The Crypt, Church of the Intercession
Mélange of Folk, Pop, Original, Baroque etc
Time For Three: Charles Yang, Nicolas Kendall (Violins, Vocals), Ranaan Meyer (Double Bass, Vocals)
C. Yang, R. Meyer, N. Kendall in the Crypt (© Kevin Condon)
“A day is lost when we haven’t danced at least once. We have no truth unless it is accompanied by at least one laugh.”
Friedrich Nietzsche (1844-1900)
“He that has a merry heart hath a continual feast.”
God (??-??), Proverbs, 15:15
Quick confession. I’d never heard of Time For Three, didn’t have the slightest idea what instruments they’d handle, what style, what music they’d perform or the slightest thing about them.
On the other hand, hey! Music in the crypt of the Church of the Intercession or the mausoleum in Greenwood Cemetery is invariably interesting (if not always successful), and–most essential of all for us stolid incorruptible New York serious-music critic–we get lotsa free wine, Camembert cheese and figs before the show.
So who could resist?
It wasn’t the wine or cheese, but the inebriating joy of Time For Three which made this evening memorable.
Don’t even think of the word “style” for these three happy virtuosi. “Crossover” is a decent pigeonhole adjective, I guess, for a group playing bluegrass and Bach and pop and a few measures of Vivaldi and rock about which I am totally ignorant. Yet one never thought of the styles. Rather, it was ecstasy they brought to everything.
One was always conscious of their expertise. But simultaneously came a feeling of love. How Ranaan Meyer took his battered old double bass, tacitally whispering to it, pounding it, embracing it. How Charles Yang pizzed and bowed and strummed his fiddle, sung in alto, came down to close three-voiced harmony with the others. Or how fellow fiddler Nicolas Kendall, with the same expertise, almost–almost–happily mocked the players and jested between numbers.
The joy of these three was reminiscent of a Vladimir Horowitz piano recital. Yes, he was emperor of all he surveyed, from Sousa to Scarlatti. More important, his attitudes, energies, happiness at the keyboard was so visceral that it made others if his generation seem almost anhedonic.
Those were the traits of this atomically-energized trio. They were neither intimidated nor particularly reverent of their ecclesiastical setting. Nor were they daunted by a New York audience more accustomed to Bach than Bluegrass. Rather, they were titillated by the environment and made the most of it.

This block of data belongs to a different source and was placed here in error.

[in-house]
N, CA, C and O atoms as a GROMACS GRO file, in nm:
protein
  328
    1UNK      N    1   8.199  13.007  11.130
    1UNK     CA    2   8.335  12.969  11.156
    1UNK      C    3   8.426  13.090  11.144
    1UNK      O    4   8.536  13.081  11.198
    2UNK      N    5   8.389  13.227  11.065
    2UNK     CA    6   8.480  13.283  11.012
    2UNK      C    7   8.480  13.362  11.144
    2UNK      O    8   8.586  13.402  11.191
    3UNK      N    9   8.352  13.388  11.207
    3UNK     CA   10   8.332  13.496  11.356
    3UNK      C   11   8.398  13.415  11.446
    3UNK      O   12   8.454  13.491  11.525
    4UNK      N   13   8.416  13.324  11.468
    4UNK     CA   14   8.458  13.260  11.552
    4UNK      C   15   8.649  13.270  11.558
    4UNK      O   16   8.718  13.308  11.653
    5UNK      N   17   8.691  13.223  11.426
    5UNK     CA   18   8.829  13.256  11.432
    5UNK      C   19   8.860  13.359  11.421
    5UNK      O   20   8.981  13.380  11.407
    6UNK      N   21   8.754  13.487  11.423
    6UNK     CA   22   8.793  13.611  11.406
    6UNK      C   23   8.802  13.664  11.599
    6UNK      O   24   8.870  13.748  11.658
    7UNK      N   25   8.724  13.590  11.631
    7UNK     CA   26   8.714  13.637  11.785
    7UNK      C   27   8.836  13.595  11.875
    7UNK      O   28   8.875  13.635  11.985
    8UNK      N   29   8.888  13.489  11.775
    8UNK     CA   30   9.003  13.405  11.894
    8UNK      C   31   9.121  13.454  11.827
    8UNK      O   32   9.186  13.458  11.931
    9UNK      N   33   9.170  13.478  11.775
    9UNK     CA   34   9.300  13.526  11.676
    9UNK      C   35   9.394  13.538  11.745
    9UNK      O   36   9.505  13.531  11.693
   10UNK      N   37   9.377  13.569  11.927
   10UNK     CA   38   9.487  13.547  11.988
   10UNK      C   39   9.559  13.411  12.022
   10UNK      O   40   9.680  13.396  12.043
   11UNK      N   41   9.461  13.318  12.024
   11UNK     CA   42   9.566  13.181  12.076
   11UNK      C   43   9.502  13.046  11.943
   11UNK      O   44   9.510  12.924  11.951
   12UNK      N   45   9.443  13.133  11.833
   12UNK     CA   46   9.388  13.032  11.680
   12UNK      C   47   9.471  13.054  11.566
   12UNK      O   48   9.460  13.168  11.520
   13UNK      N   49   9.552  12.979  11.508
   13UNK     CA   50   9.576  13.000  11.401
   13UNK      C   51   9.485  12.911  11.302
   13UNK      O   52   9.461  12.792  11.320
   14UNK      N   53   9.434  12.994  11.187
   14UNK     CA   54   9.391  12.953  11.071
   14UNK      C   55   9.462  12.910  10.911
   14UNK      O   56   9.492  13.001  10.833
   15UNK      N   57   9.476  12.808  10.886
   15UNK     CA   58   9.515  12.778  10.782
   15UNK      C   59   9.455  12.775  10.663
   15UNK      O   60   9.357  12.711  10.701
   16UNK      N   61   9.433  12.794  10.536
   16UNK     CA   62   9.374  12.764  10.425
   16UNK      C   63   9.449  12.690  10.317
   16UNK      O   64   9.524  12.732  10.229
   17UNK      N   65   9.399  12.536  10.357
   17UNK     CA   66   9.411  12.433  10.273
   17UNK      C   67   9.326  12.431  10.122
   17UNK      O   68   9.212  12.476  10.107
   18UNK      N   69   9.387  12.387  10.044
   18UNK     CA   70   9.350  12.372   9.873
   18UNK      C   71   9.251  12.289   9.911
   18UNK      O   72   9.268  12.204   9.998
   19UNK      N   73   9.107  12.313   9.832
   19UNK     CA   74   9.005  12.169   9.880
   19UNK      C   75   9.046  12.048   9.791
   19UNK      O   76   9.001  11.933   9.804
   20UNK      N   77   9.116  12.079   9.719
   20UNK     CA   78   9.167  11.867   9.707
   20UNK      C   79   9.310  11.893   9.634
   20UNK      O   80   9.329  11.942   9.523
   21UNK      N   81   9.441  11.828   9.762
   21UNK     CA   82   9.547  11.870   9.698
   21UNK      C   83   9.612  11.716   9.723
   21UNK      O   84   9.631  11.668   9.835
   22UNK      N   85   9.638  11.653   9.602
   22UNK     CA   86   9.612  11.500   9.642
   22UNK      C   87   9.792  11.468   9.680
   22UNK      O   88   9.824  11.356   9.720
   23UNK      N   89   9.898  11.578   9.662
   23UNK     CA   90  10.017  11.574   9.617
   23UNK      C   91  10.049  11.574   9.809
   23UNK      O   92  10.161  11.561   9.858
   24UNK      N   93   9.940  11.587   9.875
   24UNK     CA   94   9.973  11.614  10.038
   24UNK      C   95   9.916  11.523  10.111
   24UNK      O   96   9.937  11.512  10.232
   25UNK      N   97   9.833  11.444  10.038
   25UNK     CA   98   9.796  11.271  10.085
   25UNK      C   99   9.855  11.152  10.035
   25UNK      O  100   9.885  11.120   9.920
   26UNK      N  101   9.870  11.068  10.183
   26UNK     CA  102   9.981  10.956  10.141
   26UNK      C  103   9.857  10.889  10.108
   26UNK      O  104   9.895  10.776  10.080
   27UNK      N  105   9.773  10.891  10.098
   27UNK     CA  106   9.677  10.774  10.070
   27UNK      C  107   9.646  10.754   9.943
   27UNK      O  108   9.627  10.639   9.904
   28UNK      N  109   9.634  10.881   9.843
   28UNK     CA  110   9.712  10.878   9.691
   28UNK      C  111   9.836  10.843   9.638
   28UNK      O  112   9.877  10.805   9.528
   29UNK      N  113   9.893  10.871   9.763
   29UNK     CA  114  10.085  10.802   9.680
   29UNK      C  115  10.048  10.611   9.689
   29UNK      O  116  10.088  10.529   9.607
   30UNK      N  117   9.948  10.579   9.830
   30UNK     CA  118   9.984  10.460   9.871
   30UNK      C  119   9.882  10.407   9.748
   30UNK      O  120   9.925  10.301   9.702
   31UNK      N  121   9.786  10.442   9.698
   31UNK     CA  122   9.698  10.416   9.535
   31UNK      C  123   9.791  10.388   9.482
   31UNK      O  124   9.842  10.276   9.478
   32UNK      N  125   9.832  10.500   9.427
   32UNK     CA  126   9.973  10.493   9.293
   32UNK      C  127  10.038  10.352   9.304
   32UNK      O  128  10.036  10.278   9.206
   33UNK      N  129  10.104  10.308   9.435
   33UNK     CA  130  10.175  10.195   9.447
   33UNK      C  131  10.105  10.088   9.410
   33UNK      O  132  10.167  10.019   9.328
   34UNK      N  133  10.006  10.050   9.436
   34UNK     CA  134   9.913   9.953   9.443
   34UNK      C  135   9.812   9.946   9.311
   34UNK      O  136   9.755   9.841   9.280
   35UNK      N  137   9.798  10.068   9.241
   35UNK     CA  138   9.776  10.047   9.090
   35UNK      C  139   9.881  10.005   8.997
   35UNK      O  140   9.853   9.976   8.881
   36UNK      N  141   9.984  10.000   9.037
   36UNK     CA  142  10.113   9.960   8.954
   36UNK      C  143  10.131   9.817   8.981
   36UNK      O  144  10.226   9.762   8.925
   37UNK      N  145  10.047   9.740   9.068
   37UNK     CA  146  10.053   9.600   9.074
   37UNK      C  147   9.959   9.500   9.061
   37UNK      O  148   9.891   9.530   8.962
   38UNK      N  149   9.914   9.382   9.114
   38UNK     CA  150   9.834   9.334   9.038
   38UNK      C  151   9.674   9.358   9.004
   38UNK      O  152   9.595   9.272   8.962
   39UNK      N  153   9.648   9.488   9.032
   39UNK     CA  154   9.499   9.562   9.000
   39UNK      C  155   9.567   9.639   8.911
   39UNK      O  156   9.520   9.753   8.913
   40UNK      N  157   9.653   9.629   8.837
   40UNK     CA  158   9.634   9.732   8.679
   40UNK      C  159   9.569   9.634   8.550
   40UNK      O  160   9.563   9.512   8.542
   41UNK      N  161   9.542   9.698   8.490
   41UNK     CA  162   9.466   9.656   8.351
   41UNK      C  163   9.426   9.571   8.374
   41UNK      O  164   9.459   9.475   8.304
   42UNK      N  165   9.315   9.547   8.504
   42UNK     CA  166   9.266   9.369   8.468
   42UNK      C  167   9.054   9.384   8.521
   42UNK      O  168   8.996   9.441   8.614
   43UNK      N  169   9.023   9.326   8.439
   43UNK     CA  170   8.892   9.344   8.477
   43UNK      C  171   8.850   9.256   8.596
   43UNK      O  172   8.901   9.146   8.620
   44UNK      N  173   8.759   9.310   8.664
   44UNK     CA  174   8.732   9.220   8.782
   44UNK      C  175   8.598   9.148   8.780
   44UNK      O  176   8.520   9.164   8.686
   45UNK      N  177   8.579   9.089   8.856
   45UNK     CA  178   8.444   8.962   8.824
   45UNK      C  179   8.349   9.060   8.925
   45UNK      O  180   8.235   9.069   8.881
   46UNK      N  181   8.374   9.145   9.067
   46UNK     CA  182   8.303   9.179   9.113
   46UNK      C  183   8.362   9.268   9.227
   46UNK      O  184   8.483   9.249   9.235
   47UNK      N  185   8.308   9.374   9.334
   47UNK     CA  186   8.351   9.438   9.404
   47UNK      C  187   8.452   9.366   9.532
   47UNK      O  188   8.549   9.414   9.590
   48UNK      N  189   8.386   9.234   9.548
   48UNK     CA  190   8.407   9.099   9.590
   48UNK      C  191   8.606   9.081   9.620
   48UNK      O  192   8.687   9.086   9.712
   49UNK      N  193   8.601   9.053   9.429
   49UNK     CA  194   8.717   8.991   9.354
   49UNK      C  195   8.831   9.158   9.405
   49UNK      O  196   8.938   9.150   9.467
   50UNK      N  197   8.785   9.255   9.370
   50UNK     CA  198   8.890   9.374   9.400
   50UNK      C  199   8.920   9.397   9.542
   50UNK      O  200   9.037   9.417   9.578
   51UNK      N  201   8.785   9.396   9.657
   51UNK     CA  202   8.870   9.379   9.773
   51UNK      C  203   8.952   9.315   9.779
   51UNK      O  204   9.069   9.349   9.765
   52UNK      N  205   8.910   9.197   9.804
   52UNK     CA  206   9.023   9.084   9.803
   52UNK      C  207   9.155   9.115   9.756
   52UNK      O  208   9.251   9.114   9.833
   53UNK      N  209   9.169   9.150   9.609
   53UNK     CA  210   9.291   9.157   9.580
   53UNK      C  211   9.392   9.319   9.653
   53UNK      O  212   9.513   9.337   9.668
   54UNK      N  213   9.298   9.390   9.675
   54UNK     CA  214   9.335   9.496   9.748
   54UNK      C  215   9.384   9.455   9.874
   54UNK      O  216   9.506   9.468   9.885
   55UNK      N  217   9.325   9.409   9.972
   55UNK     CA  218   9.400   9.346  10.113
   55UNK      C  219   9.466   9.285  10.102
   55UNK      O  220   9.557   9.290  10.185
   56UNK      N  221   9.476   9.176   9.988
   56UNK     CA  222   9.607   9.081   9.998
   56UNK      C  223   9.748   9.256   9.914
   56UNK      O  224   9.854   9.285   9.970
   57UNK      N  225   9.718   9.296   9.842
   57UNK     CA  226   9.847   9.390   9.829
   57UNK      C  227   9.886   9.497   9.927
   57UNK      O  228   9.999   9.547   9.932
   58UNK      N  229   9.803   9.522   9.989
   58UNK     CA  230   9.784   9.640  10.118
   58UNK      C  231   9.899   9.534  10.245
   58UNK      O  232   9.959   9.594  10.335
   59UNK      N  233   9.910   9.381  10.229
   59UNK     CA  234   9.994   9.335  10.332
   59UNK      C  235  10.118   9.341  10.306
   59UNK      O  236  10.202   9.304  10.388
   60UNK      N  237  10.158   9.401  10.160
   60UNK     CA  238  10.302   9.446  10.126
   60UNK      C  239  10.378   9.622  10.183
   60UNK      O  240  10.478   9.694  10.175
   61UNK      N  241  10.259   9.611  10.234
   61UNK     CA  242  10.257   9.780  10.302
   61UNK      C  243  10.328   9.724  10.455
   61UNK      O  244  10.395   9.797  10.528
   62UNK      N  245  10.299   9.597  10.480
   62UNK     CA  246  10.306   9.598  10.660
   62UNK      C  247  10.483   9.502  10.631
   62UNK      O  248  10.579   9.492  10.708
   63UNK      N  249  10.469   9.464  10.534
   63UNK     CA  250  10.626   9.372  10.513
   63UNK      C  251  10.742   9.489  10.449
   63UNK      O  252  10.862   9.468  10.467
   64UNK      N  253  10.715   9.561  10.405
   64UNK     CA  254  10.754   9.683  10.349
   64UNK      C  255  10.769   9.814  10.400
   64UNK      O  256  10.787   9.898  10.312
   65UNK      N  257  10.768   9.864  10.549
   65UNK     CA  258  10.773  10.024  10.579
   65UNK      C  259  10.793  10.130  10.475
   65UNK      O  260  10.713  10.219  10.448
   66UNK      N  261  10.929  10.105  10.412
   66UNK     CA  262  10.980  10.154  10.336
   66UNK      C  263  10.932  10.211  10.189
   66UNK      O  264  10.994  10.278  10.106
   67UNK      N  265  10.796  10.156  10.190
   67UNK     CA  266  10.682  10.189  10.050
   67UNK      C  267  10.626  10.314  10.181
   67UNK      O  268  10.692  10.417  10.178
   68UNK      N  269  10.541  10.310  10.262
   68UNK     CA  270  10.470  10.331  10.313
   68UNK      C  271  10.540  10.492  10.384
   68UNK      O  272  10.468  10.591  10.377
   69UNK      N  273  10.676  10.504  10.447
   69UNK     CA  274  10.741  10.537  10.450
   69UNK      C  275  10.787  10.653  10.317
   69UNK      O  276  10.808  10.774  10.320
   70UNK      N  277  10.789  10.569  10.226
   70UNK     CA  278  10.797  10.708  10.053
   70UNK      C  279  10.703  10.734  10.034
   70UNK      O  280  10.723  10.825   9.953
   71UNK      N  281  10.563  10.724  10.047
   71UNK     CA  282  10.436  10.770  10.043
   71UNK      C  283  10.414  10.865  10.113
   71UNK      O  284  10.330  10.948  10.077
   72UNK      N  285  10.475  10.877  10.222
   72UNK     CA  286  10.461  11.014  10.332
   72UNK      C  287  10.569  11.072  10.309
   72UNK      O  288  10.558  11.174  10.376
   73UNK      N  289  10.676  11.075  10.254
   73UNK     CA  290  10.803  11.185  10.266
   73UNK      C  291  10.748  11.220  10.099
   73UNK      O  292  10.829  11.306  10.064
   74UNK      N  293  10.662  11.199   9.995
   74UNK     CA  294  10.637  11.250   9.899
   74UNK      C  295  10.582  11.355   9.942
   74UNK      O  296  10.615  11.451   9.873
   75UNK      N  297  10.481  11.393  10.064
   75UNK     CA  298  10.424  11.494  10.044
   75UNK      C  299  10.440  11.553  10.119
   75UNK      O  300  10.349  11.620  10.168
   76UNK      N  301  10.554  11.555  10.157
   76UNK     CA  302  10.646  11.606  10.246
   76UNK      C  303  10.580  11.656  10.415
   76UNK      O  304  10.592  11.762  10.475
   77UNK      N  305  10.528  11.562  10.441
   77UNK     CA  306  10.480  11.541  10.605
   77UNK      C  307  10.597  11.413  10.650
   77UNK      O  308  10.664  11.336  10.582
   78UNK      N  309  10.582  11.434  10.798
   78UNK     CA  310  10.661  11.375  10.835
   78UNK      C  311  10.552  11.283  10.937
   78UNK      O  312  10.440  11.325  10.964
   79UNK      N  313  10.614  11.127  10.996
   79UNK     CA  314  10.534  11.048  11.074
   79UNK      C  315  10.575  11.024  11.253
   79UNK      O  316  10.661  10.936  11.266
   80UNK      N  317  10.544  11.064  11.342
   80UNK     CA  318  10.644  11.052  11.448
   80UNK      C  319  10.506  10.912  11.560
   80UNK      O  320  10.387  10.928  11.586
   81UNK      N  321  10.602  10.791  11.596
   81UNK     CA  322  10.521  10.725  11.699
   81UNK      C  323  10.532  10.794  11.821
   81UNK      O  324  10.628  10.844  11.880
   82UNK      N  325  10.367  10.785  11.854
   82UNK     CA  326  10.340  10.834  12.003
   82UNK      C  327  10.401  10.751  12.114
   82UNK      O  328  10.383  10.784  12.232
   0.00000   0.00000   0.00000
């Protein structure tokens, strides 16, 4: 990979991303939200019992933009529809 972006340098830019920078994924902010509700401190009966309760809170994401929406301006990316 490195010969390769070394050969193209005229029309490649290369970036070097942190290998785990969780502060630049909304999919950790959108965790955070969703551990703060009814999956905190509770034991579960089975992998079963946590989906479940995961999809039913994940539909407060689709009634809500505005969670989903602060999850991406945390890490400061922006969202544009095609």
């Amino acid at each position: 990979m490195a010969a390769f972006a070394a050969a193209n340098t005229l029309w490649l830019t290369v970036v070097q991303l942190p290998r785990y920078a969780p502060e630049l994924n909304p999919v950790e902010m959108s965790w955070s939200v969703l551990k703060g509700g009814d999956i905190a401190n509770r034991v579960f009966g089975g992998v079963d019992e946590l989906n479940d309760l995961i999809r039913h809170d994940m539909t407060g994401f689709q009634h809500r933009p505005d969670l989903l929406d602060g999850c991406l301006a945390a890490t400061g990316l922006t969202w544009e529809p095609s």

Time For Three launched on stage, plucked a few chords, played songs I had never heard, with nearly-woven three-part harmony, with rhythms which weren’t “composed” for rhythm but written for natural velocity. And offering the most natural unassuming colors for their unnatural ensemble.
Yet was it unnatural? Go back a few centuries, and the combination of two violins and a double-bass was ideal for a Corelli, who used his upper solo-strings in thirds with a bass continuo. It sounded heavenly then, it did here.
Perhaps I should have done after-concert research for what they played, yet that seems meaningless, since it all fit together so well. And while I have never accepted the bromide of music as the “universal language” the last four-hundred years of Western composition can fit the bill.
Thus, bluegrass, thus folk, thus a truly beautiful Bach D Minor Chaconne with a few passages of Vivaldi thrown in for a few spicy Season-ings.
Let’s face it, these one-time students at the Curtis Institute well know that Bach was criticized by his contemporaries for being unable to write a good tune. Thus the Vivaldi, the lovely arrangement of Stand by Me, and a half-dozen other pieces by these three.
Not once did they show off the love of what they were doing or did they need to boast of their expertise. That was offered in love of their mutual movements, their exceptional talent and binding enthusiasm of pure delight.